With the help of the dwarf, they try to join forces with Caspian. But they get lost on the way because they don’t listen to Lucy, the youngest child, because she is too young, and yet she is the only one to see Aslan who has come back because she is the only one to believe in him. Edmund will be next, Peter quite later, and Susan will be last and reluctant.

They come just in time at Aslan’s How when a bitter dwarf was going to call the White Witch back with the help of a Hag or bad witch, and a werewolf. They suggest to propose a single combat to solve the strife and that proposal comes from Peter who is the High King of Narnia and many other things.

In spite of all logic, the usurper accepts the challenge and is on the verge of losing when two of his courtiers cry treachery, kill the usurper and lead the Telmarine army into combat. The battle turns to Caspian’s advantage when trees appear and walk and frighten the Telmarines. These come to a ford where there should be a bridge but that bridge has been demolished during the battle by Aslan and the girls with the help of some giant ivy.

The army is made prisoner and Aslan reinstates Prince Caspian on the throne as King Caspian X. The Telmarines are proposed either to stay and accept the new rule, in fact, the re-instated old rule or to go to a land of their own. We discover that they were able to rule over Narnia because they were humans, marooned pirates in some South Sea island where they had found a door to Narnia.

Aslan builds a door in the air with three sticks and suggests that the Telmarines go through back to their South Sea island. They do it only after the four children do it first, though the children will find themselves back on their railway station platform and the Telmarines in their island.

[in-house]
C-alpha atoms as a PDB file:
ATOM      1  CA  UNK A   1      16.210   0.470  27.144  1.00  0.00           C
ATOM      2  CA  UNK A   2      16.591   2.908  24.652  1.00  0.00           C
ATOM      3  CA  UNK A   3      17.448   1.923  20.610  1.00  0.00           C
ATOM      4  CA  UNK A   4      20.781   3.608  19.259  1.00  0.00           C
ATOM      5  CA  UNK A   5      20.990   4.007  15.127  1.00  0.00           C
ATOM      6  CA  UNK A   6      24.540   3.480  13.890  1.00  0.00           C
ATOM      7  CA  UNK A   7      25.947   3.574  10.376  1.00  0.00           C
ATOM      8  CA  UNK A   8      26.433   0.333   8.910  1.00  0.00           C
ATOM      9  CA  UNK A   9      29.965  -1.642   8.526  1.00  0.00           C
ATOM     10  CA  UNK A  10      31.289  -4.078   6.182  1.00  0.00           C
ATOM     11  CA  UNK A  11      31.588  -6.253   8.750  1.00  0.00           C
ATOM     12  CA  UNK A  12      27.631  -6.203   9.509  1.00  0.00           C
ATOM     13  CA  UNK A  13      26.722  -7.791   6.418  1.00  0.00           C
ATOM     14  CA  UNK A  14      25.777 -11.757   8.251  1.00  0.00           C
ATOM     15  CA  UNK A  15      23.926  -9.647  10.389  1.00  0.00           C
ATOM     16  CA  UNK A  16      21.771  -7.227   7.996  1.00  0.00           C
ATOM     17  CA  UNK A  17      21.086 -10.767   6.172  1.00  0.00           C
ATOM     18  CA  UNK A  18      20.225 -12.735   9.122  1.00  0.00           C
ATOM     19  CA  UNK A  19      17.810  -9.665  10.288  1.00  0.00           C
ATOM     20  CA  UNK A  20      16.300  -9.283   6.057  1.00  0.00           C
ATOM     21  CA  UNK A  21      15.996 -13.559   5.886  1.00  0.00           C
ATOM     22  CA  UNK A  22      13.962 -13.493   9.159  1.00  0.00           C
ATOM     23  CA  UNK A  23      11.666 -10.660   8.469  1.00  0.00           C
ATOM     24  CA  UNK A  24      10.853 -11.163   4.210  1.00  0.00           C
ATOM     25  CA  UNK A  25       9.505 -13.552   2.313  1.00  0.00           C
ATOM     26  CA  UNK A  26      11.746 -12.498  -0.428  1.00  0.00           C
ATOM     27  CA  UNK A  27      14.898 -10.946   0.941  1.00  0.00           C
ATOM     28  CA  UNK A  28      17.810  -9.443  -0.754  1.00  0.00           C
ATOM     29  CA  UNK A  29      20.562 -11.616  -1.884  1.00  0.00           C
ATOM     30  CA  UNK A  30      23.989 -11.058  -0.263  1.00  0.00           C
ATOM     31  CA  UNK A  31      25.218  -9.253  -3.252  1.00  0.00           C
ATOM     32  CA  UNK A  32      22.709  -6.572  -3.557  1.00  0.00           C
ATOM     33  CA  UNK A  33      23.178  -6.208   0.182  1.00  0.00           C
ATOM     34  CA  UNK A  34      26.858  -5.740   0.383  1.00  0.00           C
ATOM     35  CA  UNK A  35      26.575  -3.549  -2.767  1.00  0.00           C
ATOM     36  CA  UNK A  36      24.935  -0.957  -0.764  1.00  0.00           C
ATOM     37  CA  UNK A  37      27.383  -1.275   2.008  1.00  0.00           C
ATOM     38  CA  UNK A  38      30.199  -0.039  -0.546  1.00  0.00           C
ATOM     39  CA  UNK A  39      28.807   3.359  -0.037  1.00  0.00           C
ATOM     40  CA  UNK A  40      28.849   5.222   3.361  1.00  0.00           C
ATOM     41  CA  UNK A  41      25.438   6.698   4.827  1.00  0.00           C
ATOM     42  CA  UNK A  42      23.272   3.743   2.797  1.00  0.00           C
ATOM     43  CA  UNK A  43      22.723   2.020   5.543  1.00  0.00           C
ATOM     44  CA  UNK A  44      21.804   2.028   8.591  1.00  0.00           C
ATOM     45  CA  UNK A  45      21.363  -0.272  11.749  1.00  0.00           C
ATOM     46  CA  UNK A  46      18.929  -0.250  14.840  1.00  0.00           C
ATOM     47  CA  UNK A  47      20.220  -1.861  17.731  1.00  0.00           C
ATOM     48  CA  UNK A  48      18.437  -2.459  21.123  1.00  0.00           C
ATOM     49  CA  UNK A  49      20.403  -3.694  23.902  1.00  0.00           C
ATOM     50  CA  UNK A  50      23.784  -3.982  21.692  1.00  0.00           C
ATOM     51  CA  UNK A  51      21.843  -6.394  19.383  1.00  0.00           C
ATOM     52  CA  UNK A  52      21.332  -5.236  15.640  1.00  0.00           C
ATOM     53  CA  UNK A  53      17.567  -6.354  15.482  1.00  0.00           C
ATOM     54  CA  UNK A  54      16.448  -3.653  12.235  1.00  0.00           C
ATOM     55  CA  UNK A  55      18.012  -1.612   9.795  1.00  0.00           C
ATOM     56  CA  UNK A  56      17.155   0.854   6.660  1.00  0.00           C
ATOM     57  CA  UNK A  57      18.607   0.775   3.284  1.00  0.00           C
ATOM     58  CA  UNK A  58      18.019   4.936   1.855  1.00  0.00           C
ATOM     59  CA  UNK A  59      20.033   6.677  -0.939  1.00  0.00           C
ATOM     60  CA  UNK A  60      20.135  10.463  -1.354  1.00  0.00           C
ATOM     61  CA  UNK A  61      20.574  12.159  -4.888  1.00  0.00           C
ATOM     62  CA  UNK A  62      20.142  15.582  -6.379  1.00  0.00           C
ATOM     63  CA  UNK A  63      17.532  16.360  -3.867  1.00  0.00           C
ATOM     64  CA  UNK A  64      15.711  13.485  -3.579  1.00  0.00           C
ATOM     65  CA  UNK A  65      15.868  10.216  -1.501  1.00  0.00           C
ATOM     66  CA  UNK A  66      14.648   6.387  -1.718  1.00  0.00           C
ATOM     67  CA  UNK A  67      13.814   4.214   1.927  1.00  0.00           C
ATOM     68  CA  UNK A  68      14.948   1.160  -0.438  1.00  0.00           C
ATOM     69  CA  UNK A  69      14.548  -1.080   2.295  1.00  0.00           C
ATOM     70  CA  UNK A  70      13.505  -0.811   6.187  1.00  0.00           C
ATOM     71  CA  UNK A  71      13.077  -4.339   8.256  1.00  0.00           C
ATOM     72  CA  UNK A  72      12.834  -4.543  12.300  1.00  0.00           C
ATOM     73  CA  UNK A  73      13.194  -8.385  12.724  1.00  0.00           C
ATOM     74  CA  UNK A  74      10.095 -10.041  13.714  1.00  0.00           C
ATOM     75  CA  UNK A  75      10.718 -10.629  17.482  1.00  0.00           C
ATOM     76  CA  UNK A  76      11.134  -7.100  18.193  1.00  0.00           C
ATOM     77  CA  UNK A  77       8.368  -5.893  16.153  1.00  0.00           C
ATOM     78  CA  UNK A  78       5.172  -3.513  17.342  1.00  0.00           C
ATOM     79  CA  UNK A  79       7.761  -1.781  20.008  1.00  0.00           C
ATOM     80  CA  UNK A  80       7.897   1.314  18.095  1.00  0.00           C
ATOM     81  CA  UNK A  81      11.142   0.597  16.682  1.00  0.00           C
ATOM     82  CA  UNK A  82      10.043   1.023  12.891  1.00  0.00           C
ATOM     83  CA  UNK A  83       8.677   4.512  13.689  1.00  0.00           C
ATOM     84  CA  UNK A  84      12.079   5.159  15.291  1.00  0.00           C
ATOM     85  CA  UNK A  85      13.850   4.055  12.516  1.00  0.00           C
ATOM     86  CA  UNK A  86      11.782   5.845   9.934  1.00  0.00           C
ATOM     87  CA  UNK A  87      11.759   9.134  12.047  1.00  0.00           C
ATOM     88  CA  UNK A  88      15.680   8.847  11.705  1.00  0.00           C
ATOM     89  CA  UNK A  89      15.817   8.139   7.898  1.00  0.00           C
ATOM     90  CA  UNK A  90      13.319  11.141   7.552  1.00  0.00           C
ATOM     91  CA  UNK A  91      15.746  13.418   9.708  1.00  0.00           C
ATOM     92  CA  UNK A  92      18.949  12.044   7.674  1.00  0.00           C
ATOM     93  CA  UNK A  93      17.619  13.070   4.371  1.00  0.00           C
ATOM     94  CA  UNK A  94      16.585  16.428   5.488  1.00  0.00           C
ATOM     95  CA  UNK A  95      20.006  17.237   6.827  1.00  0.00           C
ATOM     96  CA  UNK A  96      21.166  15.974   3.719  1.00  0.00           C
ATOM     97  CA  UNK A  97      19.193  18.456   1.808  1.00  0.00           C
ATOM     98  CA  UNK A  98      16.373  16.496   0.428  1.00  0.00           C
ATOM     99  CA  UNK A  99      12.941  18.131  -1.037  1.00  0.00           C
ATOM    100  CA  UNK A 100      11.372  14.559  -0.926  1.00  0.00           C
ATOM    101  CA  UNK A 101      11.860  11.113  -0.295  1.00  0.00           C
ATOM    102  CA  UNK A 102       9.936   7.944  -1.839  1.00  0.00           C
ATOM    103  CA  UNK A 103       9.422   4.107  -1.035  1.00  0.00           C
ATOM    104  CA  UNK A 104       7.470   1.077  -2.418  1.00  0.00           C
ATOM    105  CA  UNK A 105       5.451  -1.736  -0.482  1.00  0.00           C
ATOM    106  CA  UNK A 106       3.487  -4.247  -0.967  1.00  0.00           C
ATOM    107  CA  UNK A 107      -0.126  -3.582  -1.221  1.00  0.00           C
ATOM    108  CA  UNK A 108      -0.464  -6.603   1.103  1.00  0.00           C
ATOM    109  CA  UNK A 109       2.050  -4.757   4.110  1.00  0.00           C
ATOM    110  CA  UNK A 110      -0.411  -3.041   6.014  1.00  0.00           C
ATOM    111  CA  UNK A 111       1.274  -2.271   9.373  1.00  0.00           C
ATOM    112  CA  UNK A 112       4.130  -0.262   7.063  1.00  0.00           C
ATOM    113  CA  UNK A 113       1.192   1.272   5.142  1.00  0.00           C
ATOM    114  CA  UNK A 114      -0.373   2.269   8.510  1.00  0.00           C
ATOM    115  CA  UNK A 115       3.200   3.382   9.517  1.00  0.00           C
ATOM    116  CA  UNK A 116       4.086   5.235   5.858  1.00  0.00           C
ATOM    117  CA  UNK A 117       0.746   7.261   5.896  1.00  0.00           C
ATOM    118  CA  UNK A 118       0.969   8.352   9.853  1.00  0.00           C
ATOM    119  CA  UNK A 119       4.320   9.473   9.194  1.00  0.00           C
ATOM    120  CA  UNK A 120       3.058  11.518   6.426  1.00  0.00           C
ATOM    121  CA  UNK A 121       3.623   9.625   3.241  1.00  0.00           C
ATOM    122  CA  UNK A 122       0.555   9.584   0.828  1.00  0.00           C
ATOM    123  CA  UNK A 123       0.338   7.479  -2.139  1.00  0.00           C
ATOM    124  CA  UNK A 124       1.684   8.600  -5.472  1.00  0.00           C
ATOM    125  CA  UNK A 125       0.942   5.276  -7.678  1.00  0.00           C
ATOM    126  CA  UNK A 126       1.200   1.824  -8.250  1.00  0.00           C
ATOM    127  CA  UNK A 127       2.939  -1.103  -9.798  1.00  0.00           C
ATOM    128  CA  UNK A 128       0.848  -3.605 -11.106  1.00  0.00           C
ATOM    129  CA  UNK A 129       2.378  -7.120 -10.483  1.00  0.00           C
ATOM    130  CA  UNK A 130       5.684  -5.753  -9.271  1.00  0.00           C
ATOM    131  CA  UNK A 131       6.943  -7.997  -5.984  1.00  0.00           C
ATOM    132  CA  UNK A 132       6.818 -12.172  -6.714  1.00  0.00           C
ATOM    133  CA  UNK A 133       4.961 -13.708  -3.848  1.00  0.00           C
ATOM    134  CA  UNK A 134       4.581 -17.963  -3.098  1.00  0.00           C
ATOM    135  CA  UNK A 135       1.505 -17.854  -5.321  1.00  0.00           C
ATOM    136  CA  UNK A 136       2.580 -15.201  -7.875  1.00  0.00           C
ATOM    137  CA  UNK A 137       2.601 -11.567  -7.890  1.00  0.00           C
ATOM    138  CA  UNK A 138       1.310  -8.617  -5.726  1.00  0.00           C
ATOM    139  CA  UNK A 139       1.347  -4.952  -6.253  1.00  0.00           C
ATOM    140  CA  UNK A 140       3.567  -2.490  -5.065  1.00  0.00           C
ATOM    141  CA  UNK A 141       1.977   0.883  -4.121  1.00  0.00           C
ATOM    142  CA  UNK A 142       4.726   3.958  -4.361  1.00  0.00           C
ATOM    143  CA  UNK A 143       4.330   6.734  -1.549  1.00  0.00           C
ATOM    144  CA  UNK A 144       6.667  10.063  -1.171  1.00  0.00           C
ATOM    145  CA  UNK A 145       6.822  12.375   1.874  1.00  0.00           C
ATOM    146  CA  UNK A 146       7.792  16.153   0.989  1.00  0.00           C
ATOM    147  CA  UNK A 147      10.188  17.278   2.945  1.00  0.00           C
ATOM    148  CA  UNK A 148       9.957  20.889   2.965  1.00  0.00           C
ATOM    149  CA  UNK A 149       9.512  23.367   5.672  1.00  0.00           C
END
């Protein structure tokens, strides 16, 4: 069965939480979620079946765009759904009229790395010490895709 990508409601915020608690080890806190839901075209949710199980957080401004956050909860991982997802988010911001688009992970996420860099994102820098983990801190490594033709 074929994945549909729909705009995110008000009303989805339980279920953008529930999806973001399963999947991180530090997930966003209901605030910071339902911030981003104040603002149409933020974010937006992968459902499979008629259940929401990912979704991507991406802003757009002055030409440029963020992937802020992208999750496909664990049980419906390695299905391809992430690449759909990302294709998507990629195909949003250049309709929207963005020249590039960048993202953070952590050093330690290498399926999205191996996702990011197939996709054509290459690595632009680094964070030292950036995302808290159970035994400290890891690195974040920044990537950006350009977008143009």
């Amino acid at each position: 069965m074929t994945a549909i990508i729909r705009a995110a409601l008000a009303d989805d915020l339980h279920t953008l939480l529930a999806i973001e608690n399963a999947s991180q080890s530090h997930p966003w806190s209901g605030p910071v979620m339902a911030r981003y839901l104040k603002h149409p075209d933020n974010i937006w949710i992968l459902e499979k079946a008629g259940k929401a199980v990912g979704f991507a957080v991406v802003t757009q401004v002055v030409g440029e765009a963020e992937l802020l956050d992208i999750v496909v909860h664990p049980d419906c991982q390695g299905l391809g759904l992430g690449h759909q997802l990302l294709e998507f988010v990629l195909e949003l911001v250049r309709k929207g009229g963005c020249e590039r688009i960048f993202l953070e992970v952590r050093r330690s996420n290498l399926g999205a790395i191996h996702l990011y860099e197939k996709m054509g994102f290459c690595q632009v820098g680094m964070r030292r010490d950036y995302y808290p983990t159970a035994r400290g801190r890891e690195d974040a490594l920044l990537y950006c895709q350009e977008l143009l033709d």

This novel makes it clear that Narnia can only be ruled by a son of Adam or a daughter of Eve. This simple fact has to be understood and it is not simple. These primitive populations of dwarfs and other non-human humanoids plus all kinds of magical beings, beasts that speak and trees that walk have to be colonized by people connected to Adam, humans. The first kings were four children, then the White Witch, one-fourth daughter of Adam, took over. Then another human race, the Calormenes try to take over, but the kings and queens are still the four kids. And finally, here some humans who got stranded in Narnia had taken over and had to be pushed back to their island by the four kids.

Does it mean only human beings can rule the world, this one or the other world or worlds? Or does it mean that the only humans can rule this Narnia world respectfully, at least for the general ecology of nature and life, and yet all humans are not necessarily good for that, respectful of differences and of democracy, even if the only form of government can be a monarchy? Or, since Peter and Susan are excluded for the next episode because they are too old, does it mean only human children can rule Narnia?

That’s the aspect of the saga that is most surprising and it can only be explained by the fact that this saga is written for children and the four children are the go-between for the readers to be able to identify with the heroes, the action, and Narnia itself. And the aim is to nicely encourage positive values in these readers, certainly not sever them from what definitely looks like western established ideas. After all, these novels were written during the Cold War and C.S. Lewis refused science fiction, a genre for adults. He stuck to fairy tales after all.